Tomorrow we will talk about the other side of small groups….the ones that grow community and grow together.

I know you have something to say….so say it


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Kyle Reed

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I create websites, conversations, and ideas. Advocate for the 20 somethings. Looking to connect everyone to a mentor. Married to my best friend, Ginny. I like my coffee black and my dog Jack. I currently live in Nashville and work at Sony Music/Provident in Nashville
  • Briony

    there is definitely a lot of truth here. our church does small groups and sometimes they are successful but other times, they are exactly what you explained above. i think the biggest problem in ours is the insecurity of not wanting to be wrong, of sounding stupid, of being vulnerable. we all have our guards up and aren't really willing to put ourselves out there.
    i've learned it is important to recognize that being a part of a community is just that, being a part of something that isn't about you. that is another thing i think people struggle with, we won't go all in on something because something better may come along. we have yet to really understand the importance of community so our motivations of going to the small group isn't to truly build relationships but to cross it off the list. we aren't in a place to love eachother, just sit next to eachother. i am looking forward to your next entry.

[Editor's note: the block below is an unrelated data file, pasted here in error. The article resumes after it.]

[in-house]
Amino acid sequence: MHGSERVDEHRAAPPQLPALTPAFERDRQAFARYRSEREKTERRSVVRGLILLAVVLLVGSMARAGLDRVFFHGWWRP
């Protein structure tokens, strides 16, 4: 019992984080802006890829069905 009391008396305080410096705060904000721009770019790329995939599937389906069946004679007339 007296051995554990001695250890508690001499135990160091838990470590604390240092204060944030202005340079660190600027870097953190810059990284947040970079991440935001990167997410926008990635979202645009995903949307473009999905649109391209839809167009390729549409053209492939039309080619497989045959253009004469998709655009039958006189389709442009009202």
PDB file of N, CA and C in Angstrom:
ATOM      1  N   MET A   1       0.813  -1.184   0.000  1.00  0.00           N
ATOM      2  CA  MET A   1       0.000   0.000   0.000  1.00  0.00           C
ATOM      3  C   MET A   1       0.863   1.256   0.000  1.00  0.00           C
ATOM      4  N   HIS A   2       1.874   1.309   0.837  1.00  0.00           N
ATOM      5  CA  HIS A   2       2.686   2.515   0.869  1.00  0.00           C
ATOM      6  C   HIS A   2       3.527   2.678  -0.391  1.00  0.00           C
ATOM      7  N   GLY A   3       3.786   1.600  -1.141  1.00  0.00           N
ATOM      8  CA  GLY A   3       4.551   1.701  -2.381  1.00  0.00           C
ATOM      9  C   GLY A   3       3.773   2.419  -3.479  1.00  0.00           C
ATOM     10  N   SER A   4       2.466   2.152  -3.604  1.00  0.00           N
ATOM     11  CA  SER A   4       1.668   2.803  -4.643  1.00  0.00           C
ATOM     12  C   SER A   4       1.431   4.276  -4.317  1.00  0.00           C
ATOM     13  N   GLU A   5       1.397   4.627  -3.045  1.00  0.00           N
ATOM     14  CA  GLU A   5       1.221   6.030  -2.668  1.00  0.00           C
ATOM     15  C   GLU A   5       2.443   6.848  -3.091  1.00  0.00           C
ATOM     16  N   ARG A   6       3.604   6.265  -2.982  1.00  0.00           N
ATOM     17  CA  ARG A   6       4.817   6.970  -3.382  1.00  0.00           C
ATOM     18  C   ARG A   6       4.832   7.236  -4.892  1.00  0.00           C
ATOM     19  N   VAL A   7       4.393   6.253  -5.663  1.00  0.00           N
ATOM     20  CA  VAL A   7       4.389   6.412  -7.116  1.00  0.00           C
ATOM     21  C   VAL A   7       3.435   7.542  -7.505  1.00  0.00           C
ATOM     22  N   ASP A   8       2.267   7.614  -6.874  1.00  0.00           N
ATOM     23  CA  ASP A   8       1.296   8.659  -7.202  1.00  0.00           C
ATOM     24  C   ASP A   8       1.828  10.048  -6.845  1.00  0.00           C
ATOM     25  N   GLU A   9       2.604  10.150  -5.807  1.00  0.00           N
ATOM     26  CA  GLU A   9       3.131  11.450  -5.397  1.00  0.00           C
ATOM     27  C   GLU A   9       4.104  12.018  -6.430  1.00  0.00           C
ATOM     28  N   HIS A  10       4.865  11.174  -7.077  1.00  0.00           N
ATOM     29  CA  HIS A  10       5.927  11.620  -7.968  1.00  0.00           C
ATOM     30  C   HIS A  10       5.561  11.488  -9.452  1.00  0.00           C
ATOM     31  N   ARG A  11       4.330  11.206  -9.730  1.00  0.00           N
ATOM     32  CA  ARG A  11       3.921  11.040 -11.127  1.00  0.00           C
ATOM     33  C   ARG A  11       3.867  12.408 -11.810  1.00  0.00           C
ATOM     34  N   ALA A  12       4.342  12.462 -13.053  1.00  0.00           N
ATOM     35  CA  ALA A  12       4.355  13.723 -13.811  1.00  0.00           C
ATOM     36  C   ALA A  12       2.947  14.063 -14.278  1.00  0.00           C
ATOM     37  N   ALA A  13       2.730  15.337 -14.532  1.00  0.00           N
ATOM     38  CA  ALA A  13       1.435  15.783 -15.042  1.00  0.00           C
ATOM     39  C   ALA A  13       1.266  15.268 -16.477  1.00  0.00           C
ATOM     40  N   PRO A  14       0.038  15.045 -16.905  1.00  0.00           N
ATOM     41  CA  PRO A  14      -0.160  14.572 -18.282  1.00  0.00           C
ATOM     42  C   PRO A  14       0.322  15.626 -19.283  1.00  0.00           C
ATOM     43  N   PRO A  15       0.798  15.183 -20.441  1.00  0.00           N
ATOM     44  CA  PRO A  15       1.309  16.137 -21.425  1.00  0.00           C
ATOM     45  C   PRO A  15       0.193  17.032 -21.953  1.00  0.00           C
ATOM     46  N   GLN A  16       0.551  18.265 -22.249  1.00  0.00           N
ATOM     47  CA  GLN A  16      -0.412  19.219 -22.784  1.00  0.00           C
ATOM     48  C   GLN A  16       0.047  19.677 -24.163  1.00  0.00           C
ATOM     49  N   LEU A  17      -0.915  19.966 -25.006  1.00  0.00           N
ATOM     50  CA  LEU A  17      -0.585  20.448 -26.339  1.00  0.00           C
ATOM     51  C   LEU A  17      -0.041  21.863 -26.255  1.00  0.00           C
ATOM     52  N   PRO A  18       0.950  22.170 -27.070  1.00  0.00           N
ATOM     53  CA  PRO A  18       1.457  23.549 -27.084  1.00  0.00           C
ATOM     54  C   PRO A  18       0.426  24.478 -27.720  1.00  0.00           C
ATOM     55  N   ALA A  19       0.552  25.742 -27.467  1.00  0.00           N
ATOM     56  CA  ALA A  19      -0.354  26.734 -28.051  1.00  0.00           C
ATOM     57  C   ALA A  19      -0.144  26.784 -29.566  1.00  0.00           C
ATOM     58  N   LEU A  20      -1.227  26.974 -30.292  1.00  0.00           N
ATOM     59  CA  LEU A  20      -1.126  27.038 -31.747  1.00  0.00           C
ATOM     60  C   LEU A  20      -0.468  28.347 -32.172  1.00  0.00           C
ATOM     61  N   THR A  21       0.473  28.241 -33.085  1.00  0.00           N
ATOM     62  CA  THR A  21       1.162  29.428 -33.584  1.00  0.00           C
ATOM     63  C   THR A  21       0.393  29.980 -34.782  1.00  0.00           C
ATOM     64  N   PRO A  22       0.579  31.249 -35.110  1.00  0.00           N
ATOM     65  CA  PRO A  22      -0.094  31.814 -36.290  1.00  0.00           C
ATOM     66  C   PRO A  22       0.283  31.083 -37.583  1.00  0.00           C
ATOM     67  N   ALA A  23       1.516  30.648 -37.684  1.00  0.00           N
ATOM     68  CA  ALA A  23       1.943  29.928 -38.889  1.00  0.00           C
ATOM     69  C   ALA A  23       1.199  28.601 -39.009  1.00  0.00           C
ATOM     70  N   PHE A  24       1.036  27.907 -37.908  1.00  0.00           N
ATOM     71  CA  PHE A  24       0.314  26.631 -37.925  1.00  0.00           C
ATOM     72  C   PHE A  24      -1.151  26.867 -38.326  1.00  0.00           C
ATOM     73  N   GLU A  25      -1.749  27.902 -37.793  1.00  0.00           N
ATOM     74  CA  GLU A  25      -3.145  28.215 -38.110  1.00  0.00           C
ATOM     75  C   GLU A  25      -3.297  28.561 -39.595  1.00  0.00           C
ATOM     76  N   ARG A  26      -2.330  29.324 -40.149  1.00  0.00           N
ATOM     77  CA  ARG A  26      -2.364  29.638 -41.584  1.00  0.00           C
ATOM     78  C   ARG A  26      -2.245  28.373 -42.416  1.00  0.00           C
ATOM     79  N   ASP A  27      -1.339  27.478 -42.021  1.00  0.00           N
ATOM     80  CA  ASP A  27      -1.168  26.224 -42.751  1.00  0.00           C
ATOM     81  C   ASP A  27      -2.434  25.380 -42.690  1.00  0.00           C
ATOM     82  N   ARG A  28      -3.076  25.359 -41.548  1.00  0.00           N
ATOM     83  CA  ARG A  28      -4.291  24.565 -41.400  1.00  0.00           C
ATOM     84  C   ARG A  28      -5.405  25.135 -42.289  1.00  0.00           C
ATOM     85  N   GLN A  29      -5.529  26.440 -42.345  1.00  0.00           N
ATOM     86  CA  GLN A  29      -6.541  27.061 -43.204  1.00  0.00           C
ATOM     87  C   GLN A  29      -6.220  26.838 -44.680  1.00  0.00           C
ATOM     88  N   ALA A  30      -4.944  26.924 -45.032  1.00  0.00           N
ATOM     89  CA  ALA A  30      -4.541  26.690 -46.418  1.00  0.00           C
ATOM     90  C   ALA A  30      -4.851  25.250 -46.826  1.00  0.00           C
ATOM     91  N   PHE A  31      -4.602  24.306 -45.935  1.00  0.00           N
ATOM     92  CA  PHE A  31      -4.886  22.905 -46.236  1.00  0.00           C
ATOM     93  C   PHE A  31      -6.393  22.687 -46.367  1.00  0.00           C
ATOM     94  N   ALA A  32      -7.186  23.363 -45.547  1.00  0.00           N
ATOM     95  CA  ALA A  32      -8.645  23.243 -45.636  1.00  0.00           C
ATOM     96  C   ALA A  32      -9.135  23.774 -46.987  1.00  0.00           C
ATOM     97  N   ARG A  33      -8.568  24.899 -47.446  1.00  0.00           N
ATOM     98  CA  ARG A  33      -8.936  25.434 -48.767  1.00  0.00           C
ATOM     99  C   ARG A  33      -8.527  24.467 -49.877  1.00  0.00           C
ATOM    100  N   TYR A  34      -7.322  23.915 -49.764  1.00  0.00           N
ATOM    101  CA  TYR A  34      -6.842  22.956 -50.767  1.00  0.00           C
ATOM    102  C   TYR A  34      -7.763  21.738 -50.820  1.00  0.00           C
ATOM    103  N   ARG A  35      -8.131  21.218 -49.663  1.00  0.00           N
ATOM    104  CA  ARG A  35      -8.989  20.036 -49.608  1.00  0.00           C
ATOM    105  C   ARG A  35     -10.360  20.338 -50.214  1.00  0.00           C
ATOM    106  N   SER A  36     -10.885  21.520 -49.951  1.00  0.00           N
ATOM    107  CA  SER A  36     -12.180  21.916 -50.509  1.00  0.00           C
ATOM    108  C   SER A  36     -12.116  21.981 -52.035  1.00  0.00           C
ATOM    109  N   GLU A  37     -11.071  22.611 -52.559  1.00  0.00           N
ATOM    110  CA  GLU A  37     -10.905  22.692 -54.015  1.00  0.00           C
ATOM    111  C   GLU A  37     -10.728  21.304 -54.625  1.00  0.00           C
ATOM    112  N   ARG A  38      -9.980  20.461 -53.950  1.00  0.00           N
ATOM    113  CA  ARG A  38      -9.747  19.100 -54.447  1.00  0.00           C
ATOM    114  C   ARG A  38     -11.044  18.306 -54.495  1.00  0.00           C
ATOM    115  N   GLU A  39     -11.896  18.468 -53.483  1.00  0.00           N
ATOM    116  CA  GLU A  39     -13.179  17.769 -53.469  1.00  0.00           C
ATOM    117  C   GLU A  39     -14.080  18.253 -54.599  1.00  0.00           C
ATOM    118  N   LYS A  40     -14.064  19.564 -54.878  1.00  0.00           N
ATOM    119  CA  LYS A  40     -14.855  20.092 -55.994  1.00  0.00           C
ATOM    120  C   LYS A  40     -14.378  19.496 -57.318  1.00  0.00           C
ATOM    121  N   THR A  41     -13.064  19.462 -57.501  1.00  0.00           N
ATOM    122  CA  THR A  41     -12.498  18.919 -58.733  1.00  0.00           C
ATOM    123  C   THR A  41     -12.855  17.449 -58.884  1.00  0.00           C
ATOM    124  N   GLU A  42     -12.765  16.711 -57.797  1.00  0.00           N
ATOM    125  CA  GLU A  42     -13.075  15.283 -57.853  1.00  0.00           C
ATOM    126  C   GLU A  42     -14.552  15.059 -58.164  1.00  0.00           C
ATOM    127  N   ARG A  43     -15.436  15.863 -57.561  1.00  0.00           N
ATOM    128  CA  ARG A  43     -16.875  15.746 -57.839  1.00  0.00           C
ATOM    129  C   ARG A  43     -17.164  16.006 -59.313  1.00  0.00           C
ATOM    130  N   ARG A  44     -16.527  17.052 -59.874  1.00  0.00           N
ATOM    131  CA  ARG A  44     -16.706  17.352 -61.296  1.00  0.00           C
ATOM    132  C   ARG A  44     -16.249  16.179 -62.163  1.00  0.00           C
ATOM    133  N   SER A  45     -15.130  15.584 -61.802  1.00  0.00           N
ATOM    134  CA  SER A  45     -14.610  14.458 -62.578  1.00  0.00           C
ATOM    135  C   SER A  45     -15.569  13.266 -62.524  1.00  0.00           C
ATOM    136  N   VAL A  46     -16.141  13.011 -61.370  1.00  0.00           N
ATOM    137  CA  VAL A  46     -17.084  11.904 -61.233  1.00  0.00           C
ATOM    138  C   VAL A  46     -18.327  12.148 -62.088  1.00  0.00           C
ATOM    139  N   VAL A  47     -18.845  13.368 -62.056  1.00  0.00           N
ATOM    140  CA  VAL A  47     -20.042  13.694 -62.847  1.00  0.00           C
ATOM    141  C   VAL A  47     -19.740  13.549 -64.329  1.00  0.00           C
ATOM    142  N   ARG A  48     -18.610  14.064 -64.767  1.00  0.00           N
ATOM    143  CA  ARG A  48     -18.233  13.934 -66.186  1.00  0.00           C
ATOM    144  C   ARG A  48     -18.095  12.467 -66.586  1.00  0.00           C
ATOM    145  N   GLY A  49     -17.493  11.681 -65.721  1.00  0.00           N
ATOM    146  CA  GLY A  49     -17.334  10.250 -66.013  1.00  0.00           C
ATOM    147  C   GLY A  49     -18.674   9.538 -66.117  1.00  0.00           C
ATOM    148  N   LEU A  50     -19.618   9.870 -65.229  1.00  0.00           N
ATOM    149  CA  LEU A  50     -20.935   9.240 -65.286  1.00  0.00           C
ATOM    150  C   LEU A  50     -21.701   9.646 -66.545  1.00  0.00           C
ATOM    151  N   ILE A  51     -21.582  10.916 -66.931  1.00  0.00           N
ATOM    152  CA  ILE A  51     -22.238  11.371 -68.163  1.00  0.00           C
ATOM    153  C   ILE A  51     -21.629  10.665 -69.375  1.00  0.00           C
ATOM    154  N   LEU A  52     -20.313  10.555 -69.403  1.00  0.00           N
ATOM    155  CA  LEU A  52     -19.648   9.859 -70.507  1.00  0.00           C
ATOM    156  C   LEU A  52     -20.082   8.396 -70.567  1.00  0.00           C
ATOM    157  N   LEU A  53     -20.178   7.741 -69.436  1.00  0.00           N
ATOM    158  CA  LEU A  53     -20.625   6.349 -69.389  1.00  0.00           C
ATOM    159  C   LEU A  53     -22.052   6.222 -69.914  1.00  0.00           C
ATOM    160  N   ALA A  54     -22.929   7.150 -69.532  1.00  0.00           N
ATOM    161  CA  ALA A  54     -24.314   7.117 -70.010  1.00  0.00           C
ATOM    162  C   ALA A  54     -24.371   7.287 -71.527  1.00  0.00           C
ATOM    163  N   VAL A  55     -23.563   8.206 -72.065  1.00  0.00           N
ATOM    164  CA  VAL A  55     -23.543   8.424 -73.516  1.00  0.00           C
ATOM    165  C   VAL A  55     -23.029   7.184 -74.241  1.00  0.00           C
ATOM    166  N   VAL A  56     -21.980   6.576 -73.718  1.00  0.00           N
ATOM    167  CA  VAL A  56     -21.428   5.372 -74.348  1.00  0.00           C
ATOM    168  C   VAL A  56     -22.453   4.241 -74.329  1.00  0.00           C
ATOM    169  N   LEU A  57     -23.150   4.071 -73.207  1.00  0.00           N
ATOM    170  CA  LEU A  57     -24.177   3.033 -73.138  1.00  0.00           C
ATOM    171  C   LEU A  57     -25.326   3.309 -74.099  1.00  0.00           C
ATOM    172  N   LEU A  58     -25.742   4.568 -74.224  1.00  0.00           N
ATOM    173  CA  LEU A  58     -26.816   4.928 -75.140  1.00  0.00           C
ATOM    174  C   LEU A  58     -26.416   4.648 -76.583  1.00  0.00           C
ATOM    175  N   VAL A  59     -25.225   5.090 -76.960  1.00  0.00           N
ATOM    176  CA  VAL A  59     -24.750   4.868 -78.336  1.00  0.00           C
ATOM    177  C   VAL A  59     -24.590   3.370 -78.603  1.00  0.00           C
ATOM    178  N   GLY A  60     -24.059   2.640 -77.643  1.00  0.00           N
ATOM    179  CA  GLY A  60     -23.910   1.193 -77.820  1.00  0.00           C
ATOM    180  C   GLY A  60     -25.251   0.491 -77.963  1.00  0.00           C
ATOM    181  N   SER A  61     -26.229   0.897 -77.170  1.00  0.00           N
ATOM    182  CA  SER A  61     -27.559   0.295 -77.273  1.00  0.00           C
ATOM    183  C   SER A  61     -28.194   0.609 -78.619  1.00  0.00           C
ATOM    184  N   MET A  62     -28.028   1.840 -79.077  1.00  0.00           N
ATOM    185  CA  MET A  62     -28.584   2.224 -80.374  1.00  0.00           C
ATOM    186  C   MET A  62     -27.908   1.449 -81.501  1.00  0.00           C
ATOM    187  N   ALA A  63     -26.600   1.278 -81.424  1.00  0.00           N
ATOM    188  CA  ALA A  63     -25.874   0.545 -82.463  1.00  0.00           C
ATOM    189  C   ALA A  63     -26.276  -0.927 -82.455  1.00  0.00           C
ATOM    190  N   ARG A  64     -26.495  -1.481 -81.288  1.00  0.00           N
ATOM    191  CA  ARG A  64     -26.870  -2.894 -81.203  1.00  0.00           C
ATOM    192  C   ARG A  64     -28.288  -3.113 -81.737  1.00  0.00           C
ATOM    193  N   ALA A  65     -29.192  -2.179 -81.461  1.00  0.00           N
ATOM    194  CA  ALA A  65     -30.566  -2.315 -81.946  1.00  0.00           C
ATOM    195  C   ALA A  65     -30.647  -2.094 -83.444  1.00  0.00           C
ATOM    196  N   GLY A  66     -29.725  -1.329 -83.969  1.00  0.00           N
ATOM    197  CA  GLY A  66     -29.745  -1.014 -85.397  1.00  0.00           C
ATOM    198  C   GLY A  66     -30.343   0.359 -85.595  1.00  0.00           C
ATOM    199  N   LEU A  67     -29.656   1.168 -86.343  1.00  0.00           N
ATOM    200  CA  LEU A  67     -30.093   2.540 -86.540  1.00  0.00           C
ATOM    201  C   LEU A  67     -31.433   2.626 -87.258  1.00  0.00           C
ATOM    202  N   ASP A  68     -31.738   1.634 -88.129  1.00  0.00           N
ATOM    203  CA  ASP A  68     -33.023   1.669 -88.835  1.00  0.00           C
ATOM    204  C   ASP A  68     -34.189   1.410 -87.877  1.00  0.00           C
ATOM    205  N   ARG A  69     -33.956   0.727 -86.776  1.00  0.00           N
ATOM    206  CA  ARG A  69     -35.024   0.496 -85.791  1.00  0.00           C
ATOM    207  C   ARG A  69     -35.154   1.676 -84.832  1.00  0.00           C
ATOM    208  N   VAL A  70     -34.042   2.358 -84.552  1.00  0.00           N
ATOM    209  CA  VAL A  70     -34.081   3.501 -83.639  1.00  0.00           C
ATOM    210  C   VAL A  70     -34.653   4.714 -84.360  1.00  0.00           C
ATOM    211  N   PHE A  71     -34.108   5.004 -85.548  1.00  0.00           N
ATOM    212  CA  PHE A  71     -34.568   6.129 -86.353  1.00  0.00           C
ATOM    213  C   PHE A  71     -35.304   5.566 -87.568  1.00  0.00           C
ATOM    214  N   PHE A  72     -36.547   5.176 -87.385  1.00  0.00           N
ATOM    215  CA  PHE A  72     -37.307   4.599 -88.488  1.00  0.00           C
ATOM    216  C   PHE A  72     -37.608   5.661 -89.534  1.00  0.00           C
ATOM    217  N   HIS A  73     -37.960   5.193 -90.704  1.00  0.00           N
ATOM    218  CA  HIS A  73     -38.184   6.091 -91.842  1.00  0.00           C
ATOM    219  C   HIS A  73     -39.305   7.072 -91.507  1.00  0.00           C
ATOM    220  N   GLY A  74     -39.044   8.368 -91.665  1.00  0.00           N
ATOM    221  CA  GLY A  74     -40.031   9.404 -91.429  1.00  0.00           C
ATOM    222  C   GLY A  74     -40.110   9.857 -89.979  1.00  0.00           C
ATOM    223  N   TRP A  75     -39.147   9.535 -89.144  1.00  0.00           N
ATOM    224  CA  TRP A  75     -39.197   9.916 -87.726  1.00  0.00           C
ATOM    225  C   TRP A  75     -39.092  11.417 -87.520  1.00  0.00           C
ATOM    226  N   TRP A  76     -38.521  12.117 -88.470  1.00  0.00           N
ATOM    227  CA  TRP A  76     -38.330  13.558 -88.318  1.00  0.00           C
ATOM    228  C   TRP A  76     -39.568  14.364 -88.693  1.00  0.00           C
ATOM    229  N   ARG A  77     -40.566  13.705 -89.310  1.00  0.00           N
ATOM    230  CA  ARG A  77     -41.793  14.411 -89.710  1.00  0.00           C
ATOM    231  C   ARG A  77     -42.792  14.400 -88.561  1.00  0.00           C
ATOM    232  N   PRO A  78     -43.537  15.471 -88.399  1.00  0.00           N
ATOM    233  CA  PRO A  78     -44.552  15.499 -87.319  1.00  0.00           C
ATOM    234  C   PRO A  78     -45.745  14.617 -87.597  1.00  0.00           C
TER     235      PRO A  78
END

• Kyle Reed

      This is right on. Great points here. I think you are exactly right, we are afraid to risk something and look stupid and therefore it never goes past the obvious pat answers.
      Very well said.

  • Mark

    Participating in a small group means giving up control — of your — my agenda, my way people should act, my way topics should be addressed. I seem to struggle in groups when others don't want to go deep, I find myself getting frustrated with people who always talk about others and not themselves, who turn aside personal questions by talking instead about the church in general. Or who want to discuss ISSUES and not the struggle and joy that is REAL LIFE. And yet, I was a part of small groups when I was supposed to be deep, and accountable, and honest, but wasn't. I do know the most growth I've ever had was in small groups, and when I'm out of them I have a hunger deep inside of me for that type of community… like the guys in Cheers, "we wanna be where everyone knows our name." Thanks for starting this conversation, Kyle.

  • Kyle Reed

    Thanks mark for the thoughts. The cheers line is very appropriate for this conversation. We all want to be in a group that knows who we are so that we do not have to hold any truth back and we can be ourselves. I thin the struggle for me is that we never get to that point because the small groups either break down, the group never goes there, or the groups stop because the church wants to move on. I am much like you, I struggle because I want to go deep, I want to look inside, talk about my emotions, and then see what others think. Instead we are stuck giving pat answers that lead us to no where.